These are also dozens of fiber supplements available. Some of my favorites include psyllium fiber (my favorite functional fiber) and prebiotic fibers like XOS and Benefiber (a gluten-free wheat dextrin).
A QUICK NOTE ON DAIRY PRODUCTS
When it comes to health, dairy products can be especially tricky to navigate. While certain dairy products can provide some particularly beneficial nutrients (ex. bioavailable calcium, vitamin K2, protein, probiotics from cultured/fermented dairy), dairy can also contain compounds that cause or contribute to excess inflammation and other adverse physical effects (ex. the milk sugar lactose, A1 beta casein protein, etc.).
COW'S MILK CHEESES
While most cow's milk cheeses contain little to no lactose and are high in calcium, a subset of these cheeses also contain notable amounts of heart-healthy vitamin K2 (50-75mcg per 100g serving). These include Münster, Gouda, Jarlsberg and Emmental cheeses. If sensitive to cow's milk dairy I'd suggest avoiding these items. [11-12]
SHEEP & GOAT'S MILK YOGURTS & KEFIRS
There are sheep's milk yogurt and goat's milk yogurt and kefir products available at many health food stores. Goat and sheep's milk products tend to be easier to digest than cow's milk products. While these items do contain notable amounts of protein, calcium and probiotics, they also contain some lactose, and those sensitive to lactose may wish to avoid these yogurts, as well as cow's milk yogurts and kefirs.
GOAT'S MILK (RAW OR PASTEURIZED)
For people who can find a clean source (and who aren’t highly sensitive to dairy products), I may suggest liquid goat’s milk (preferably raw milk from healthy doe goats from a clean goat dairy operation). Goat’s milk contains notable amounts of protein, fats and simple carbs and is high in vitamin B2, calcium, phosphorus and iodine (the presence of iodine is often due to some of the iodine-based udder disinfectant getting into the milk supply!). The Weston A Price Foundation runs A Campaign for Real Milk, which lists raw/unpasteurized goat's milk dairies (and other raw/unpasteurized dairies) in your state. Check out www.realmilk.com/real-milk-finder/ for more info.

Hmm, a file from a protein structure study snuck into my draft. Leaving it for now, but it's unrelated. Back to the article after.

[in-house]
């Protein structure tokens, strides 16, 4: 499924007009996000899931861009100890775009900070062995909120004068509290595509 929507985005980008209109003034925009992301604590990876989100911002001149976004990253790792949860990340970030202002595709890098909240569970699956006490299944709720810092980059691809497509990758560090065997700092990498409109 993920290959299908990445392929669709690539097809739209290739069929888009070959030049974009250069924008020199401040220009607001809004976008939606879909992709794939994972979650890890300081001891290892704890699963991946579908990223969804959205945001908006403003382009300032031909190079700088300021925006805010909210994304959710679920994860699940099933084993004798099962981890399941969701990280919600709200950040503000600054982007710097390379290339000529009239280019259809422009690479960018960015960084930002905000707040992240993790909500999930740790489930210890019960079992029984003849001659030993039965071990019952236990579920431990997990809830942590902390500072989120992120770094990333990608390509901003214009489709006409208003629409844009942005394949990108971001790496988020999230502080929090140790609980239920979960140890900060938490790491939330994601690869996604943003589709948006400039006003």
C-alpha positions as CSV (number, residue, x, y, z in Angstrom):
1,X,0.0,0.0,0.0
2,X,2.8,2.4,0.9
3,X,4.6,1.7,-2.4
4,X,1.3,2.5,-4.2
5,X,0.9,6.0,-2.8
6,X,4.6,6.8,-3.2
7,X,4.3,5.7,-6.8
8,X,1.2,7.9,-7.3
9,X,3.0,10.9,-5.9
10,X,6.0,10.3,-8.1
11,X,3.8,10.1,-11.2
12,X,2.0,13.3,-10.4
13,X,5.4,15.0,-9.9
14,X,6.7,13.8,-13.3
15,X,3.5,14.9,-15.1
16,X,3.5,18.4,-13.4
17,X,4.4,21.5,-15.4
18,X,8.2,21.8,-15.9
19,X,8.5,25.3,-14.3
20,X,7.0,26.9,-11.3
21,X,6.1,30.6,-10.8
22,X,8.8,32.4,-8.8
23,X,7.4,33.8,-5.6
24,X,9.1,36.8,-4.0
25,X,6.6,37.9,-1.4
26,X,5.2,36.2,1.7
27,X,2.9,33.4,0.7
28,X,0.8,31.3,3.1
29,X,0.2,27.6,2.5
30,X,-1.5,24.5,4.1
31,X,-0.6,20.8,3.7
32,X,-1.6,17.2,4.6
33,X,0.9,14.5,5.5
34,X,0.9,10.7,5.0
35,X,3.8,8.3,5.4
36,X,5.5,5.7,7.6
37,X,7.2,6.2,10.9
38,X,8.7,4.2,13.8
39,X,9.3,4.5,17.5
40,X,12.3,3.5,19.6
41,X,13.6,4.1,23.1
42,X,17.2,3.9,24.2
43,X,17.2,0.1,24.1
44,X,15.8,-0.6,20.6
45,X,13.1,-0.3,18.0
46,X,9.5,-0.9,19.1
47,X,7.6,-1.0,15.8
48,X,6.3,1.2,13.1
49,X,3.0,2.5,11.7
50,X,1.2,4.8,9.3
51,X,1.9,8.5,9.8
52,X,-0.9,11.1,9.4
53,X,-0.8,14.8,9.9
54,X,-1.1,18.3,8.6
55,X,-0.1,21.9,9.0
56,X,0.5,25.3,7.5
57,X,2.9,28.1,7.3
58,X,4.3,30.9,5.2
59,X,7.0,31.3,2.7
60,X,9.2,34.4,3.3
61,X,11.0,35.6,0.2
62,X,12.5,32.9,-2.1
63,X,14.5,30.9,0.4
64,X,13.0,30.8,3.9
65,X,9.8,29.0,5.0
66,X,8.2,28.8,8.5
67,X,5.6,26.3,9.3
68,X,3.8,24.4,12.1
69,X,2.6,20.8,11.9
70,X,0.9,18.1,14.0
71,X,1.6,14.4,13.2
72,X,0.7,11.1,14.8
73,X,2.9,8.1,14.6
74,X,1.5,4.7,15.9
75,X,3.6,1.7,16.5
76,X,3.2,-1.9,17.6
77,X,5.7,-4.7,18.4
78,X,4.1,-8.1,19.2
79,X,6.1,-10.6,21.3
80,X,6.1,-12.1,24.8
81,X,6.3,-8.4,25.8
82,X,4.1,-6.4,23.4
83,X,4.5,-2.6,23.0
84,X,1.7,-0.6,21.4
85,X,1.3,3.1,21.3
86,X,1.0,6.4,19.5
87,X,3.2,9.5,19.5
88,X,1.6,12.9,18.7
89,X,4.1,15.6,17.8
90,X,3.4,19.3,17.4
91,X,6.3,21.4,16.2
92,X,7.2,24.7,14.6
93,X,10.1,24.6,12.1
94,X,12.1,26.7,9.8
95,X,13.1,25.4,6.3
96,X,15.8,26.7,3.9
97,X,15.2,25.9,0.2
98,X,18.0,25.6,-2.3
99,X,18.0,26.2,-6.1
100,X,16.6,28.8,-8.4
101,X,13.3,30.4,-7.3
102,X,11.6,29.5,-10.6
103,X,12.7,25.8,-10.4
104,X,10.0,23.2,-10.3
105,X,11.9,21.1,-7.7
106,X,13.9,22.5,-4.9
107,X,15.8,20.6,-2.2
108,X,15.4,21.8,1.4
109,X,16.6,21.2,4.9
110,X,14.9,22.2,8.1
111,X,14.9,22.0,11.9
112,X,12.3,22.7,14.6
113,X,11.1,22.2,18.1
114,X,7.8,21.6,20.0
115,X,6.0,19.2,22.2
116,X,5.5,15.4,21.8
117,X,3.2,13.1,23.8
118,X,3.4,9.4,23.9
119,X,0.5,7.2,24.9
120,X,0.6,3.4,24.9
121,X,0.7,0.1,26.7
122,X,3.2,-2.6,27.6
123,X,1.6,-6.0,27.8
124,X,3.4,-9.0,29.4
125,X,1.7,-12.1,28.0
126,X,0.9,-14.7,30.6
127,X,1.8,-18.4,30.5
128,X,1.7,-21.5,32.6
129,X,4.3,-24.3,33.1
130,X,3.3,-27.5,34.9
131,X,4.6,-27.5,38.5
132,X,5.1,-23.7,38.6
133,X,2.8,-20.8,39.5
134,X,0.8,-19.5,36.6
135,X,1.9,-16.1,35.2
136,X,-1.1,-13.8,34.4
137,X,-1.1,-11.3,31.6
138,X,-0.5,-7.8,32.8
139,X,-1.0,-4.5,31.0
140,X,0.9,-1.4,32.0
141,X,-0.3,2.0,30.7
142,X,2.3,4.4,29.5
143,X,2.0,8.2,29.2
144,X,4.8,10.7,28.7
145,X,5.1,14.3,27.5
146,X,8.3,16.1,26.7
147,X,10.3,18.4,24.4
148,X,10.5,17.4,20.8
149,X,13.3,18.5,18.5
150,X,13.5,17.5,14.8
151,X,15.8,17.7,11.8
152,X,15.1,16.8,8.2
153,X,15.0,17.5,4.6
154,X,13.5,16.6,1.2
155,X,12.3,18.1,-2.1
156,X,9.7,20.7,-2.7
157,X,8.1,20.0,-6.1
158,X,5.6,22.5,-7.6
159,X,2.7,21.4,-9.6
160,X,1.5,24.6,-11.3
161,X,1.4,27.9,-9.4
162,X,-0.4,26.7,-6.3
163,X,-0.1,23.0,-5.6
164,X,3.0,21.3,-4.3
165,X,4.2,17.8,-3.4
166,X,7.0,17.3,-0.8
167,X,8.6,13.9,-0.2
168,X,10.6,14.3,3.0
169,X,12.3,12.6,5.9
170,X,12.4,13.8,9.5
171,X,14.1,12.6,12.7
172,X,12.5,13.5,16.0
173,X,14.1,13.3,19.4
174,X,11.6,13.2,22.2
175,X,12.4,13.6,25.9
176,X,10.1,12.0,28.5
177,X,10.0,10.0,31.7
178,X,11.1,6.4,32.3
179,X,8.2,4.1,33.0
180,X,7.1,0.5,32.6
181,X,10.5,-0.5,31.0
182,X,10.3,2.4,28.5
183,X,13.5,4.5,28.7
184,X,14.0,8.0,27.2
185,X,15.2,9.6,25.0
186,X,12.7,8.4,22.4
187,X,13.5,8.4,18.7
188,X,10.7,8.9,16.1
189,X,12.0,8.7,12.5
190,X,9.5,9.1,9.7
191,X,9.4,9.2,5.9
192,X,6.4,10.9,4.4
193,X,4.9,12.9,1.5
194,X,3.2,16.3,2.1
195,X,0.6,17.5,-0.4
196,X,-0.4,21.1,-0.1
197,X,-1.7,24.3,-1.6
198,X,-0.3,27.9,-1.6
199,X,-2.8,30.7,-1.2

ONE IMAGE TO ENCAPSULATE
SOME OF THE HEALTHIEST FOODS
(ORGANIZED BY MACRONUTRIENT)
While I tend to place most items in either the low calorie, high protein, high fat or high carb categories, macronutrient content can be a little less "clean" than that for several foods (hence the "combo" category above). Accordingly, I created this Venn diagram image to help clarify where most of these healthy foods belong macronutrient-wise...
IS BALANCING MACROS WITH HEALTHY FOODS THE KEY TO UNLOCKING DIETARY HEALTH & HEALING?
While consuming a balanced intake of fiber, proteins, fats and carbs from hypoallergenic, anti-inflammatory foods is absolutely crucial for optimizing the health benefits of solid nutrition, it is by no means the only major nutritional tool in the toolbox. I would also emphasize the following dietary practices: staying hydrated, consuming therapeutic doses of supplements for your specific needs, practicing healthy meal frequency and timing (which could include intermittent fasting), and practicing healthy portion control.
“Bless the Lord, O my soul, and forget not all His benefits… Who satisfies your mouth with good things, so that your youth is renewed like the eagle’s.” ~Psalm 103:2,5 AKJV
READY TO TAKE YOUR HEALTH TO THE NEXT LEVEL?
If you're ready for a SIGNIFICANT and positive health change and want to take a holistic, personalized, evidence-based approach to get there, let me know! I provide health & nutritional consulting as well as personal training services to both local (Charleston, SC area) and remote clients.